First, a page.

As shown in FIG. 6a, the simplest inserts 66 have a rectangular shape with a width suitably one-quarter to one-half the width of the cover and a height approximately equal to the pocket. Insertion is simplified by reducing the width of the insert from the full width of the cover. However, since the leading edge 68 extends the full height of the insert it can be difficult to get into the pocket initially. Once in place, the rectangular insert provides a snug fit that won't twist or slide.
As shown in FIG. 6b, tapered inserts 70 form a tip 72 at one end of the insert and taper outward so that a significant portion, suitably 2 inches, of the trailing end 74 of the insert attains approximately the full height of the pocket. Tip 72 eases the initial insertion of inserts 50 a into the pockets and trailing end 74 provides the snug fit. However, the tapered shape can be somewhat awkward to handle while inserting into the pocket.
As shown in FIG. 6c, inserts 76 have a tip 78 formed approximately halfway between its ends and tapers symmetrically with a convex curvature until it attains the approximate height of the pocket near its trailing end 80. By placing tip 78 in the middle and tapering symmetrically to the full height of the pocket, the insert is easier to handle and feed into the pocket. As shown in FIG. 6d, inserts 82 taper symmetrically from a tip 84 with a concave curvature until it attains the approximate height of the pocket near its trailing end 86. The concave shape is even easier to handle and once tip 84 is in the pocket it tends to self-feed insert 82 until it fits snugly in the pocket. As shown in FIG. 6e, the concave insert 82 is scored 88 for use with Vellobind mechanical binding.
FIG. 7 shows how a 3-ring binding element 90 is affixed to a single section of insert material 92, preferably by rivets. Other binding elements can also be mounted to a single section 92 in a similar fashion. The single section 92 has two flaps 28 a and 28 b which have a similar shape and composition to the inserts shown in FIGS. 6a-e. However, in the preferred embodiment the flaps 28 a and 28 b are similar the inserts in FIG.6c. The single section 92 has two thermal or pressure scores 93 a and 93 b that are parallel and equidistance from the center line 95 and are separated by a distance equal to the width of the binding element 90. The scores allow the single section to fold along the longitudinal edge of the binding element. The flaps 28 a and 28 b have a tip 94 a and 94 b formed approximately halfway between its ends and tapers symmetrically with a convex curvature until it attains the approximate height of the pocket near its trailing end. By placing tips 94 a and 94 b in the middle and tapering symmetrically to the full height of the pocket, the flaps are easy to handle and feed into their respective pocket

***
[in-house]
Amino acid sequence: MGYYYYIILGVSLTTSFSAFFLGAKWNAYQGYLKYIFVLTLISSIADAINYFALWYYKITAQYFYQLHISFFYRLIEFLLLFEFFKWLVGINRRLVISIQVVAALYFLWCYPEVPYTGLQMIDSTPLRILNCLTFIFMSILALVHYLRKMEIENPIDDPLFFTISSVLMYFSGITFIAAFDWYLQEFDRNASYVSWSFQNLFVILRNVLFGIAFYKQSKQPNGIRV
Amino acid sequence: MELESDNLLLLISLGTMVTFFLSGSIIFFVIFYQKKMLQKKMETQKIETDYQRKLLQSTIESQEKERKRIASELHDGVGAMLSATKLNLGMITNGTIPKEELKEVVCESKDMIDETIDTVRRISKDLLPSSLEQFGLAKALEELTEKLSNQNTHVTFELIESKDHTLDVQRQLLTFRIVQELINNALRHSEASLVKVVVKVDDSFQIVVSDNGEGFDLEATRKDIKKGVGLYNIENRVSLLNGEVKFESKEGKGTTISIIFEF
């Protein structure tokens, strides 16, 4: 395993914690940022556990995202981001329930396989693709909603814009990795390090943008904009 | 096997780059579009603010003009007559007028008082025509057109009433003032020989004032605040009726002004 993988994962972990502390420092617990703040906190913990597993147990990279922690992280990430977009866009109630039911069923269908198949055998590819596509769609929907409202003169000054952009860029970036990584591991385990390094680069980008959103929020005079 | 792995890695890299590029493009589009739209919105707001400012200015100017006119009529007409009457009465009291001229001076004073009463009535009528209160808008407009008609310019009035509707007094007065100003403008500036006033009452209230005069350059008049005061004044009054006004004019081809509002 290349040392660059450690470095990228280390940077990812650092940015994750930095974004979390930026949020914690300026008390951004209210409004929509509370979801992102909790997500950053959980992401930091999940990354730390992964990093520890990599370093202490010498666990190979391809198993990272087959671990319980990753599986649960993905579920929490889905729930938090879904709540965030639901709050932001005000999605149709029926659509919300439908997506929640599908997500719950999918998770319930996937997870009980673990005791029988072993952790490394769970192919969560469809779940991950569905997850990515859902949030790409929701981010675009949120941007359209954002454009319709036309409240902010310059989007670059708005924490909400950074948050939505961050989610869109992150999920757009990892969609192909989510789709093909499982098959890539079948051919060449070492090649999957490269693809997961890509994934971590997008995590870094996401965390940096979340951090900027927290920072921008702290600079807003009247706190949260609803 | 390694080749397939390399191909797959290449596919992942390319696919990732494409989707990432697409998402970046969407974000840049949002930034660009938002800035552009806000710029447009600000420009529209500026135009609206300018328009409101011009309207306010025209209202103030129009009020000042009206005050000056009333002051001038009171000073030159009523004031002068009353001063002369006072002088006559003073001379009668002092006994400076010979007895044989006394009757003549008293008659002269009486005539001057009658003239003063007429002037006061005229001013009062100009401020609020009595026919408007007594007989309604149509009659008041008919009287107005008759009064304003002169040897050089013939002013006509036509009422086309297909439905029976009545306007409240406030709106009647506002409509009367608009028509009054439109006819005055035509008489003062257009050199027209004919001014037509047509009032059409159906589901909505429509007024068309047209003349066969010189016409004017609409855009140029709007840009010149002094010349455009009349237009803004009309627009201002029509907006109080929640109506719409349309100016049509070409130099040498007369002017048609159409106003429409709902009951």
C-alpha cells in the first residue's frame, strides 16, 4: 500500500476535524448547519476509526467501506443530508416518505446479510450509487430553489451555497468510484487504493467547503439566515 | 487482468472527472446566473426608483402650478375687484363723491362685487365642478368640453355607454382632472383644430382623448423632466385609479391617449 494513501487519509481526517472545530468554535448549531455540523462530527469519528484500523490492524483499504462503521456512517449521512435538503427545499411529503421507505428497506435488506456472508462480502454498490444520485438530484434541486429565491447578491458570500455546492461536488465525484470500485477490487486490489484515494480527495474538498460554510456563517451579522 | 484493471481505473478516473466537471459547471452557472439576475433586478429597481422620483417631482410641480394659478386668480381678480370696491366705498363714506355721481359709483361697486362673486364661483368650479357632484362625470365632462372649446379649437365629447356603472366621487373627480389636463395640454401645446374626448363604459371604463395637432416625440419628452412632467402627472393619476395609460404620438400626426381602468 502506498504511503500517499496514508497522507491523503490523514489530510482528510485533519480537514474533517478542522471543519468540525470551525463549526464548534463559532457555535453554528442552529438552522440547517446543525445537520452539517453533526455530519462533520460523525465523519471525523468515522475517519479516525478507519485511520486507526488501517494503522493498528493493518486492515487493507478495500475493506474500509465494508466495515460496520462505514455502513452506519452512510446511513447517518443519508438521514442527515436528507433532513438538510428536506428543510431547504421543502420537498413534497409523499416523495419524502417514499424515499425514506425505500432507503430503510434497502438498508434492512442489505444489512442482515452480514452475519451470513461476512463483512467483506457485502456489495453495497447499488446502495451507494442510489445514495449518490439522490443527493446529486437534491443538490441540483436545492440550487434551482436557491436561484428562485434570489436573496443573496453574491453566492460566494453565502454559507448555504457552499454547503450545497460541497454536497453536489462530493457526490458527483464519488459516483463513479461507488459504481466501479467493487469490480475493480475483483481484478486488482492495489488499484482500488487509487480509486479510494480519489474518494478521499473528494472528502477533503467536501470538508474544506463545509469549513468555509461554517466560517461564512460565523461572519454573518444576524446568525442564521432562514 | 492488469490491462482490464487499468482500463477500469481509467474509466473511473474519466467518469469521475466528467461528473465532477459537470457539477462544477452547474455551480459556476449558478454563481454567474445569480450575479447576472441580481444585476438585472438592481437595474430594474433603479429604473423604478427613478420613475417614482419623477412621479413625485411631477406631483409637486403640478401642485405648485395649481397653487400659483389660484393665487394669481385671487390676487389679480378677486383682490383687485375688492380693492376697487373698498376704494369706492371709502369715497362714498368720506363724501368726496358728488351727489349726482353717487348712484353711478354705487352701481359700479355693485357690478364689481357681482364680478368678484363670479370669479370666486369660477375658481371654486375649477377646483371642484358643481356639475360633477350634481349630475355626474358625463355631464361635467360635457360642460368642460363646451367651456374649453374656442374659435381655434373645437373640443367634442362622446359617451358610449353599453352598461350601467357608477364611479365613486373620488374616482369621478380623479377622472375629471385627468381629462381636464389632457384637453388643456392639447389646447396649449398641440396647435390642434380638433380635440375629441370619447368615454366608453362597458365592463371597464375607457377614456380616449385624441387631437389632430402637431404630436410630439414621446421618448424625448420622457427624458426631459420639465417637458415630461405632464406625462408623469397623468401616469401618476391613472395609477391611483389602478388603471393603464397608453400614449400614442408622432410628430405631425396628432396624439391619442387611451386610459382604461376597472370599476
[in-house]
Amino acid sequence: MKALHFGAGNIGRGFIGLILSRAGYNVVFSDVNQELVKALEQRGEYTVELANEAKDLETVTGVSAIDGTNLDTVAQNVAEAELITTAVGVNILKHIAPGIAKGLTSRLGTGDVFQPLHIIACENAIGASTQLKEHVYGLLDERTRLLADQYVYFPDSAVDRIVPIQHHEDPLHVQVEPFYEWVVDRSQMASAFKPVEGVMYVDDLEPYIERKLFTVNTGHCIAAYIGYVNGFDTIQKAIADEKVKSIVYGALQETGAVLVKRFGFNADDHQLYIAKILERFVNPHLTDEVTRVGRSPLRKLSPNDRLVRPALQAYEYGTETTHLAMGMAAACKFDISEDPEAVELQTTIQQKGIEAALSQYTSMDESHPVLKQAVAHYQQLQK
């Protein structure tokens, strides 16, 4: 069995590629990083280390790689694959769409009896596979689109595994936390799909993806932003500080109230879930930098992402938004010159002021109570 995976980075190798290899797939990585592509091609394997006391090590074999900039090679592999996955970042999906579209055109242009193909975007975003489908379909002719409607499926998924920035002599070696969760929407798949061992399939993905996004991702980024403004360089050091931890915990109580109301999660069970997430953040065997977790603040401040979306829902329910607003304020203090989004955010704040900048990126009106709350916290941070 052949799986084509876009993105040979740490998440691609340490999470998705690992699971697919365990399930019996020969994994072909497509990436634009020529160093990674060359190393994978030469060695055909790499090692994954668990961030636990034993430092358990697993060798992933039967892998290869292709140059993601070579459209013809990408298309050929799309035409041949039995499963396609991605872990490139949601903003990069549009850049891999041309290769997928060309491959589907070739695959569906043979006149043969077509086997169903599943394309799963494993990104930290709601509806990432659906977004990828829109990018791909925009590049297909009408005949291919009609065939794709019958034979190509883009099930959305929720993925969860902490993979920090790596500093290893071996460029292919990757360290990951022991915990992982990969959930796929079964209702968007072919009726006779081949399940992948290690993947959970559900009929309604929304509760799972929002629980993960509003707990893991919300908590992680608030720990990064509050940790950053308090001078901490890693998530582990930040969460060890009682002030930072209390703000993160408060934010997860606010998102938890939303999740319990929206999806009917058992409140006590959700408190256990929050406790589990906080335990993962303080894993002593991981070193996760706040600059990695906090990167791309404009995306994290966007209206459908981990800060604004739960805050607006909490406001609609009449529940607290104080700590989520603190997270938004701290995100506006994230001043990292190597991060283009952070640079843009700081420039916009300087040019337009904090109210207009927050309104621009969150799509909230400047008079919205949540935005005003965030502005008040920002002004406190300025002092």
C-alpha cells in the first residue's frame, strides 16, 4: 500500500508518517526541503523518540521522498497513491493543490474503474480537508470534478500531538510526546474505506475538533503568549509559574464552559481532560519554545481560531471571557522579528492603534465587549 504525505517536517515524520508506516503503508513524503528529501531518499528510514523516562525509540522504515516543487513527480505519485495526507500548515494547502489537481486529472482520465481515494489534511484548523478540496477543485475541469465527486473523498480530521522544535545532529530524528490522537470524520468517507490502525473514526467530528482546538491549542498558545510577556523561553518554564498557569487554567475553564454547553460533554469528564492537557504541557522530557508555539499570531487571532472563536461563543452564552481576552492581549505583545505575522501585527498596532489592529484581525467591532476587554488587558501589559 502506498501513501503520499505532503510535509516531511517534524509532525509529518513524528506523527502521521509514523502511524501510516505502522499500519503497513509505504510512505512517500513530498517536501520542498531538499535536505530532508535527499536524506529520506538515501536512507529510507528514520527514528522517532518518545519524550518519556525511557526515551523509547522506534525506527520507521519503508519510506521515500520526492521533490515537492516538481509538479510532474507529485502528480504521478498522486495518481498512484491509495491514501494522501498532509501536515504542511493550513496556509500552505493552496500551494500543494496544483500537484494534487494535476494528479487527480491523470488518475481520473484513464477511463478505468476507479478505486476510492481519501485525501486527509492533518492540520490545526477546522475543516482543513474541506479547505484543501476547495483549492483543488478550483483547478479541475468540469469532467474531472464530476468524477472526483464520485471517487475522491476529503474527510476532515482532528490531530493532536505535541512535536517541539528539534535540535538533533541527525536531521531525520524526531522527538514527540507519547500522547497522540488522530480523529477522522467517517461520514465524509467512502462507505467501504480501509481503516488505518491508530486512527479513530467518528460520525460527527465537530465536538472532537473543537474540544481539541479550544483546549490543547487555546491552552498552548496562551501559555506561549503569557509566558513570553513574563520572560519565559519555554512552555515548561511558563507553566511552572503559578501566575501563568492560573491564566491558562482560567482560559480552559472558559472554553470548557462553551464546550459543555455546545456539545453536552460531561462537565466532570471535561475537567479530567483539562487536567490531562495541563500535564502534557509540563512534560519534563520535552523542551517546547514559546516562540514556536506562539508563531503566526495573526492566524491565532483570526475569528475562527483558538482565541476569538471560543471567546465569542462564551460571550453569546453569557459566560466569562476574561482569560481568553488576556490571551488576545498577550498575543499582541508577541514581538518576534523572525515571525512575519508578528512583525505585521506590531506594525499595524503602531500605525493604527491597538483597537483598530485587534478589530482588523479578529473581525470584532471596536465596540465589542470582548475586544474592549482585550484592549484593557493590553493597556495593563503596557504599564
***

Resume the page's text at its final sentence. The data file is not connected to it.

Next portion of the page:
FIGS. 8 and 9a-b, illustrate two possible methods of mounting a plastic comb binding mechanism 26 into hardcover 10 by inserting inserts 26 a and 26 b into pockets 14 a and 14 b, respectively, so that they fit snugly to anchor the mechanical binding assembly against the spine inside hardcover 10. Since inserts 26 a and 26 b are preferredly sold as blanks, the user must first punch, collate and bind them with the printed material. As shown in FIGS. 9a and 9 b, binder hardcover 10 is opened and placed on a flat surface. A user places the tip of insert 26 a in pocket 14 a and feeds the insert into the pocket until it fits snugly. The user then curls insert 28 b so that its tip can be placed in pocket 14 b and then fed into the pocket until it fits snugly. Alternatively, the back insert 26 b can be inserted first. Once in place, the mechanical binding is bound fairly tightly and will not fall out accidentally. The mechanical binding can be removed by turning the cover inside out and pulling on the inserts.
As shown in FIG. 8, the technique for removing the binding mechanism can also be used to insert the binding. The user turns the hardcover inside out to expose its spine and pockets 14 a and 14 b, while turning 26 a and 26 b inside out. Thereafter, the user places inserts 20 a and 20 b into pockets 14 a and 14 b, respectively, until both inserts fit snugly inside the respective pockets and then closes the cover. This approach does not require curling one of the inserts. As a result, heavier gauge plastic or even rigid inserts may be used.
FIGS. 10 and 11a-b show the same insertion methods using a spiral binding mechanism 27 using inserts 27 a and 27 b. In the preferred embodiment, the inserts 27 a and 27 b are bound with the printed material and the spiral binding mechanism 27 can be inserted or removed just as the plastic comb binding mechanism 26. FIGS. 12 and 13a-b show the 3-ring binder assembly also being inserted using the same methods. However, in the preferred embodiment, the 3-ring binding mechanism is mounted on a single insert section and is inserted without printed material.